/ /

  • linkedin
  • Increase Font
  • Sharebar

    3 tips to better fit keratocones with sclerals

    The views expressed here belong to the author. They do not necessarily represent the views of Optometry Times or UBM Medica.

    Keratoconus is one of the more challenging yet more rewarding conditions that we treat in our offices. Individuals with keratoconus have a thinning of their corneas that causes a protrusion and irregular steepening. This creates an irregular surface that inappropriately focuses light on the retina even with the best refractive correction.

    Although corneal crosslinking is a treatment to prevent progression, often these individuals will still be left with irregular astigmatism that needs to be corrected.

    Starting points of treatment

    In milder cases of keratoconus, simply correcting the refractive error with a standard soft toric contact lens may correct vision to levels that are adequate for the patient. Standard soft contact lenses are often prism ballasted and thus have a thicker profile than a standard spherical lens.

    Previously from Dr. Brujic and Dr. Kading: Glasses and contact lenses: Have they become a commodity?

    Soft contact lenses help improve some of these patients’ vision better than what can be obtained through a standard spectacle lens. As keratoconus progresses, there are other options to correct vision. Soft contact lenses specifically designed to correct keratoconus and the higher order aberrations associated with them are available in both hydrogel and silicone hydrogel options.

    When a soft contact lens doesn't improve vision to adequate levels, we consider a corneal gas permeable (GP) contact lens. Theses lenses create a more regular surface by masking many of the irregularities that the keratoconic cornea naturally contains.

    Because of their small diameter, GP lenses are relatively easy to place on the eye—even for neophyte wearers. Additionally, there is adequate tear exchange for appropriate corneal support with corneal GP lenses, but there may be initial lens awareness.

    Contemporary corneal GP lenses, which are slightly larger than traditional corneal GP lenses, have helped alleviate initial symptoms of keratoconus. Hybrid lenses with a gas permeable center and scleral lenses can introduce GP optics without the initial awareness associated with corneal GP lenses.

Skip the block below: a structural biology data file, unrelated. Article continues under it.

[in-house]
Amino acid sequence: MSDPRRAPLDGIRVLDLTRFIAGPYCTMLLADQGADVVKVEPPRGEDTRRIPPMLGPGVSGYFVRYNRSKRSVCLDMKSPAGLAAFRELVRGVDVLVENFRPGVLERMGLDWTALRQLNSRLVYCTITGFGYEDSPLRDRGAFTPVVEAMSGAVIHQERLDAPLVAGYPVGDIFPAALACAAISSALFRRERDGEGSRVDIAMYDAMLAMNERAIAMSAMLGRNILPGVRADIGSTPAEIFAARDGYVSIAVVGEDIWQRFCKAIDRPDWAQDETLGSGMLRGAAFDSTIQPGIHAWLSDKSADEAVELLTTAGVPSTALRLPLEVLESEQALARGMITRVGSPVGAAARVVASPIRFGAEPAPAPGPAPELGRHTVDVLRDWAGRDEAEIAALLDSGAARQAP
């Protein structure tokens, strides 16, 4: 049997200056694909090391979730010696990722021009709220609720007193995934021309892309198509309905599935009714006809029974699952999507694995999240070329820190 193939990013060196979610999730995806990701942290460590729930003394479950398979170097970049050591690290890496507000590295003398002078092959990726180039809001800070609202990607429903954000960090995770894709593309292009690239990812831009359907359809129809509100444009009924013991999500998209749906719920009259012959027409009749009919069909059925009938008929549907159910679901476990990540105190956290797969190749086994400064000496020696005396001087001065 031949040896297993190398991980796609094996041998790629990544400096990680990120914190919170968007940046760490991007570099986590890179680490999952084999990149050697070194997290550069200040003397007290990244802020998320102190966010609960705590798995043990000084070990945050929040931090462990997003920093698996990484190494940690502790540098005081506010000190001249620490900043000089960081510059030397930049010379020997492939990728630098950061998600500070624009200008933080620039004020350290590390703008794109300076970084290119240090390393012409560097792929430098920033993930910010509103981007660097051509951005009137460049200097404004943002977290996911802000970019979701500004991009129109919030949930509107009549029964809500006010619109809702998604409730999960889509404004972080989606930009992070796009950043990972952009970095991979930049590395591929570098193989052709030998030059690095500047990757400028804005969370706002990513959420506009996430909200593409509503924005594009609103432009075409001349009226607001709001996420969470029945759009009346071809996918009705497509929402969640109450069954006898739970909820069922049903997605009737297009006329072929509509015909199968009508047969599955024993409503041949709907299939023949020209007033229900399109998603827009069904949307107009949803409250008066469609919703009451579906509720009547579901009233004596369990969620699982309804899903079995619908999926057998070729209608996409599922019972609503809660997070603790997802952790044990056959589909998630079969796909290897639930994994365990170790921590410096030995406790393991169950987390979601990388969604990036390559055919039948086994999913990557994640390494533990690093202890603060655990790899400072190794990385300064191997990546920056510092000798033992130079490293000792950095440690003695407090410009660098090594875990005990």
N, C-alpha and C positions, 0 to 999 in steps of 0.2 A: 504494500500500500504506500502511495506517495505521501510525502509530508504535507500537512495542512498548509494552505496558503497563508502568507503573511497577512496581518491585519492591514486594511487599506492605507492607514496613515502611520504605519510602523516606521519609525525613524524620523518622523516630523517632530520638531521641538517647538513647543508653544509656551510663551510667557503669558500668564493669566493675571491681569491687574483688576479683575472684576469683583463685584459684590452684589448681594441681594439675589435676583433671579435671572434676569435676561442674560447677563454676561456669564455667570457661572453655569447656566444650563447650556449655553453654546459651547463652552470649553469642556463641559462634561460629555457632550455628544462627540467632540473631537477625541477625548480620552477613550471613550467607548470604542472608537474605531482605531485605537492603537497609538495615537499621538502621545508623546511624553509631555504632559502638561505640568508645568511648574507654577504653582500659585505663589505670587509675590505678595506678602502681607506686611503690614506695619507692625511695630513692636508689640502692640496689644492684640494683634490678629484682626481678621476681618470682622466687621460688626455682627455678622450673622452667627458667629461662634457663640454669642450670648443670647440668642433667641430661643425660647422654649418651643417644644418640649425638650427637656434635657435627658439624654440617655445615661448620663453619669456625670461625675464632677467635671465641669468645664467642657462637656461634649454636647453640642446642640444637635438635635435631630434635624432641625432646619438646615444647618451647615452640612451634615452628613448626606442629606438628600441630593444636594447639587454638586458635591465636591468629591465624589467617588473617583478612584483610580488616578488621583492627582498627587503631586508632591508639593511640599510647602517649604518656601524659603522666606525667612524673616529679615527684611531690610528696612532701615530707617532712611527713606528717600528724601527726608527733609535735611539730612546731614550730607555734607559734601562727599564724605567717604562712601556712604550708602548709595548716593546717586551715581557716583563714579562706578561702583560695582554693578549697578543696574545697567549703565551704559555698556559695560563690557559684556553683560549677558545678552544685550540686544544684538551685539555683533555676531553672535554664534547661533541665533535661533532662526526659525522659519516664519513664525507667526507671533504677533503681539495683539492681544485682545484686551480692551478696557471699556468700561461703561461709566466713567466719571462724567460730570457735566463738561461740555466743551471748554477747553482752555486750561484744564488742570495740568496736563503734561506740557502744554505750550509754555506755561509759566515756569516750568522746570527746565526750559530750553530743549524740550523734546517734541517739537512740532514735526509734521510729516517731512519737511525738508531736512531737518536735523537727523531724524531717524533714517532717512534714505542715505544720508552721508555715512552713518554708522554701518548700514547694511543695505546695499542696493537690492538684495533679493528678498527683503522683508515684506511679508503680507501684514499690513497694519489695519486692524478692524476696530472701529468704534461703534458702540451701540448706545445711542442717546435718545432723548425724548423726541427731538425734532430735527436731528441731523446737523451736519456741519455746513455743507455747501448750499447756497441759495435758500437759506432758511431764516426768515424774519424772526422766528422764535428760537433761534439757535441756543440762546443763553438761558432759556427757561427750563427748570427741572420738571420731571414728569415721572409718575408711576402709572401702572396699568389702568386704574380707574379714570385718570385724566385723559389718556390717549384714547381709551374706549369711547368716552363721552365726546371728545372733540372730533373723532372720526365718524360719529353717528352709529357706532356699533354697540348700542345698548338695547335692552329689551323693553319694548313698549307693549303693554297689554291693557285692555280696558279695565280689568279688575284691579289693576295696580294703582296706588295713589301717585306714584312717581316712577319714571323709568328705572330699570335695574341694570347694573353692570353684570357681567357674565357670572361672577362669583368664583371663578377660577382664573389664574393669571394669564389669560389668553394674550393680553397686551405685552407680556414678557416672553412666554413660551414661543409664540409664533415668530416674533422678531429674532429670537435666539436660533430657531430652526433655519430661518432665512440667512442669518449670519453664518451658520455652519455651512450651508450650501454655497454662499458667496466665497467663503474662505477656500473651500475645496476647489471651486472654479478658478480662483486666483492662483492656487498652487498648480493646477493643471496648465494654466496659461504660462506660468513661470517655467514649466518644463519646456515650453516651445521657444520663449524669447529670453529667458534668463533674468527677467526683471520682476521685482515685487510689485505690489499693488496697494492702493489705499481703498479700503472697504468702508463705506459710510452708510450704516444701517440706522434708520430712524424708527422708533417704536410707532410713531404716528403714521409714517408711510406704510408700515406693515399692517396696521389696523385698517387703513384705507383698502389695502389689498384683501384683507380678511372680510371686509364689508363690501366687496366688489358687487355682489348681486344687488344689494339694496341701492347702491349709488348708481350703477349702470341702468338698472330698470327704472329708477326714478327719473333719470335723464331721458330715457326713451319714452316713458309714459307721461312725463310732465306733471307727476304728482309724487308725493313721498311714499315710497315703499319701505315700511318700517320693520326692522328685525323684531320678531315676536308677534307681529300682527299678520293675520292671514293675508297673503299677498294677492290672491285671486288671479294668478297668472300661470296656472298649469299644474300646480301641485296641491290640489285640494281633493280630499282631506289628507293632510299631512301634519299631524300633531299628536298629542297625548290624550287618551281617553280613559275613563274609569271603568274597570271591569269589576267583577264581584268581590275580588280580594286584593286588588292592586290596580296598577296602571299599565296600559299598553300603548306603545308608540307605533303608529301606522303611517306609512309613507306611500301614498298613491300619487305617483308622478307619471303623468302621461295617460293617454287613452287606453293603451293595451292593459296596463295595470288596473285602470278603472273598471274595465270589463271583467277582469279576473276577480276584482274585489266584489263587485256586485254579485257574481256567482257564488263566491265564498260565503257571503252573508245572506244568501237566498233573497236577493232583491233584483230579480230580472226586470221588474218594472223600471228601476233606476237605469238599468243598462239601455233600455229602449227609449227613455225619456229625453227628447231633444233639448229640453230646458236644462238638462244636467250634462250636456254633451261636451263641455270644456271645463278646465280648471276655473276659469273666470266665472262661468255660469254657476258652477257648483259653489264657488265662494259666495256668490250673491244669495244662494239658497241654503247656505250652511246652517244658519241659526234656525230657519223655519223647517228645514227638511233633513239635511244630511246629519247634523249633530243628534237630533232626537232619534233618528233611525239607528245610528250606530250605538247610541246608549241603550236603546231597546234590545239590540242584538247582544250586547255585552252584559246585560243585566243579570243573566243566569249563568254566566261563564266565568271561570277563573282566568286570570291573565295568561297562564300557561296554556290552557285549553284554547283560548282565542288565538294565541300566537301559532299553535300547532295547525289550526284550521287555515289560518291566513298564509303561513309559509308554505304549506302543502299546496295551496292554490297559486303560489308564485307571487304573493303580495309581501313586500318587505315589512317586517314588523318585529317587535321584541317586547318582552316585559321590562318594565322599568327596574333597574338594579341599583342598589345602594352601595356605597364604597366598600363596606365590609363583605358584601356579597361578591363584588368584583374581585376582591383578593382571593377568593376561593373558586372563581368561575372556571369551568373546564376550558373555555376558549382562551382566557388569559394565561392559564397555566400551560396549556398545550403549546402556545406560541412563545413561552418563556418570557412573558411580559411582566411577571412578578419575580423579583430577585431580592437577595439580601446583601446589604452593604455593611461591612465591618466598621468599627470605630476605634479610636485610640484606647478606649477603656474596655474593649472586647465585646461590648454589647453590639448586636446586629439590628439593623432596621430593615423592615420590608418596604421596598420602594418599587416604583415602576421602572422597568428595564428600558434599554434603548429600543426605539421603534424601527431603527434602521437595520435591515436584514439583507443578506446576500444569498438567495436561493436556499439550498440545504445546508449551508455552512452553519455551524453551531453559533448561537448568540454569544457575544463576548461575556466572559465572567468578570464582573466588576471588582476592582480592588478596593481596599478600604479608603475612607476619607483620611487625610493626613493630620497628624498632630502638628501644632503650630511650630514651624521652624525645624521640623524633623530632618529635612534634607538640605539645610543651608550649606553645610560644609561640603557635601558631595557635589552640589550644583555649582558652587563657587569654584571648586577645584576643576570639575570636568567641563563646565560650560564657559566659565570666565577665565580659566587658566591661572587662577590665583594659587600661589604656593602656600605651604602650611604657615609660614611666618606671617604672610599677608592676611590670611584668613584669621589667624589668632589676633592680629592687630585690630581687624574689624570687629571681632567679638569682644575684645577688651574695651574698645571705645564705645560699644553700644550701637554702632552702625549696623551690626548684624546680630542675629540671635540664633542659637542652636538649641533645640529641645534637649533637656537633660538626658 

Related: 10 tips to enhance scleral contact lens success

    Hybrid lenses now have designs that are specifically made for keratoconus patients. They have a central GP material that has a high Dk and a soft skirt that is created out of silicone hydrogel material.

    Scleral lenses may be the answer

    Scleral lenses and improved designs and materials have changed the way that keratoconus is managed. Scleral lenses, as their name implies, are fit so that the lens rests on the conjunctiva and underlying sclera. Although we categorize this as a contact lens, the scleral lens never actually touches the cornea when fit appropriately.

    You may have heard success stories with patients fit in scleral lenses and seen discussion in literature regarding the finer points of fitting these contact lenses. If you are not currently fitting scleral contact lenses but are interested in working with them, we recommend three things to prepare yourself and your practice to fit scleral lenses.

    Mile Brujic, OD, FAAO
    Dr. Mile Brujic practices in Bowling Green, OH. He also owns Optometric Insights, a service providing career coaching to optometrists. ...
    David Kading, OD, FAAO, FCLSA
    Dr. Kading owns a two-location, three-doctor practice in Seattle. He specializes in dry eye and contact lenses with an emphasis on ...


    You must be signed in to leave a comment. Registering is fast and free!

    All comments must follow the ModernMedicine Network community rules and terms of use, and will be moderated. ModernMedicine reserves the right to use the comments we receive, in whole or in part,in any medium. See also the Terms of Use, Privacy Policy and Community FAQ.

    • No comments available

    Optometry Times A/V